Lefty Stockstill creates some problems for Thundering Herd
Brent Stockstill will be the best lefthanded quarterback Marshall will face all season.
There, I said it.
OK, OK. You got me. Middle Tennessee’s star is also the only lefty-throwing quarterback the Herd is expected to face in 2018.
But the 6-foot, 215-pound redshirt senior quarterback still deserves that distinction. Why? Because he is just that good.
Despite missing at least 13 games in two seasons because of collarbone injuries, Stockstill is only 67 yards from reaching the plateau of 10,000 yards passing.
To put that in perspective for Marshall fans, only three Herd quarterbacks reached the 10,000-yard mark. The trio includes Byron Leftwich (11,903 yards), Chad Pennington (13,143) and Rakeem Cato (14,079).
Need I say more?
That’s how talented Stockstill is. Why, he has thrown at least one touchdown pass in 27 straight games. That ranks as the nation’s second longest streak behind Penn State’s Trace McSorley with 33.
Besides all that, he’s a tough guy. Guess who the Blue Raiders’ leading rusher was in their 25-24 win over Conference USA defending champion Florida Atlantic last week?
He gained 56 yards in 14 carries.
“He is just such a competitive kid,” said Marshall coach Doc Holliday. “He’s a handful. He made two unbelievable plays at the end of the FAU game.”
Just don’t try to compare Stockstill to N.C State’s Ryan Finley — the best right-handed quarterback MU will face in 2018.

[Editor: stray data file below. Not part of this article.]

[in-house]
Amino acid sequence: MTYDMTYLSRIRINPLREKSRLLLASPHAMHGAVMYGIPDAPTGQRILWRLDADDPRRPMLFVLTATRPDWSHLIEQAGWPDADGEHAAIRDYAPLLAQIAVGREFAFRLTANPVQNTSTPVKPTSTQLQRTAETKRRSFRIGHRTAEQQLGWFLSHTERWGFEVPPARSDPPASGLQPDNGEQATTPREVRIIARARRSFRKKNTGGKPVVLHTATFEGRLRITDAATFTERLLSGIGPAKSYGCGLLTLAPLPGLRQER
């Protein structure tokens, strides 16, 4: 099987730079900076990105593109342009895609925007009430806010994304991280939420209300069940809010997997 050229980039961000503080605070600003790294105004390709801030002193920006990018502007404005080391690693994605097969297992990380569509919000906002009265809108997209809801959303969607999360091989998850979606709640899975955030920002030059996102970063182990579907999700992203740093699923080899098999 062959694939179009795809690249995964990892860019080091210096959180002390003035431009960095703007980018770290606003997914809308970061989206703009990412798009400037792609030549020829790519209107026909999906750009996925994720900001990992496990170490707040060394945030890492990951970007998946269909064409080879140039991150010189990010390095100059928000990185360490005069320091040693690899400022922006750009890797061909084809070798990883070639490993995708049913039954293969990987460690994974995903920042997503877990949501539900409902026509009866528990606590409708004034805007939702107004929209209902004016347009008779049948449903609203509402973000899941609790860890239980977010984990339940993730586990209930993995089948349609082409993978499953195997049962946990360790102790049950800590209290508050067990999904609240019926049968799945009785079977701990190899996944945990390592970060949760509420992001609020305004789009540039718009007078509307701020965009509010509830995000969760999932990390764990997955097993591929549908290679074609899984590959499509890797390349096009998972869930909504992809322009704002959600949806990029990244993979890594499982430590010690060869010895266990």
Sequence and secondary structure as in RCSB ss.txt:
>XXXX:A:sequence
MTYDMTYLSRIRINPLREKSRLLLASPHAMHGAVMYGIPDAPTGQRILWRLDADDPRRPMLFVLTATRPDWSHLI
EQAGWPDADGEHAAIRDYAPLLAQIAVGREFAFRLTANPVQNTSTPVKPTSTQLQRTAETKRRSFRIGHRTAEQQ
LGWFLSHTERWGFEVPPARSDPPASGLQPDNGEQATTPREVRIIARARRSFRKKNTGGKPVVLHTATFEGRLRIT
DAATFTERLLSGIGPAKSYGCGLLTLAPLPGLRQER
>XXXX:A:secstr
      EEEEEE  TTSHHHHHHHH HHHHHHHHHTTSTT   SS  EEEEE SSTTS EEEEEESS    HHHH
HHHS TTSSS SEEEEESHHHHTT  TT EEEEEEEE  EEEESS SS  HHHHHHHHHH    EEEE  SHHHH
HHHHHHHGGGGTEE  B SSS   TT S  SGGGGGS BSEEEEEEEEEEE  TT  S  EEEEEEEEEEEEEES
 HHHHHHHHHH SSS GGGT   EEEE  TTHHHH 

“Stockstill is different than the kid at N.C. State,” Holliday said. “He will take off with it. And he never slides. He’s a challenge because he can beat you with his feet.”
That fact of football life isn’t lost on Marshall star safety Malik Gant.
“That’s the crazy thing,” said Gant. “We know he’s versatile. He’s going to carry the team on his back. That’s what the coaches are stressing to us.”
Gant was being redshirted the last time Stockstill played against Marshall in 2015. But he watched the game on television and recently watched it again on videotape.
“I know he’s a great quarterback,” said Gant. “He’s very poised in the pocket and he’s a tough guy. He’s not really going to do a lot of sliding like normal quarterbacks do.”
And don’t forget his bloodlines. Stockstill’s father, Rick, is Middle Tennessee’s veteran head coach.
Like father, like son?
“He plays like a coach on the field,” said Gant. “Just with that extra grittiness and toughness and versatility and being smart on the field.”
Then there’s the fact he is a lefthander.
“It just affects the way you would treat the post safety or how we will look at certain throws — being harder for a left-hander or the other way around,” explained Gant. “Throwing to the field could be easier for him because he’s lefthanded and he’s going to the left side.
“That’s one thing you have to think about going into a game with a lefthanded quarterback. He’s going to roll that way because it’s more natural to him rather than going to the right. So, we just have to be more prepared in the field.
“Usually, quarterbacks like to go to the boundary more because that’s their dominant side and dominant hand (right). But this quarterback is left-handed, so either side is probably better for him. But his best side is the field side.”
So, can Marshall beat Stockstill for the first time when they play at 7:30 p.m. Friday in Joan C. Edwards Stadium?
MU will win, 27-24.
Chuck Landon is a sports columnist for The Herald-Dispatch. Contact him at firstname.lastname@example.org.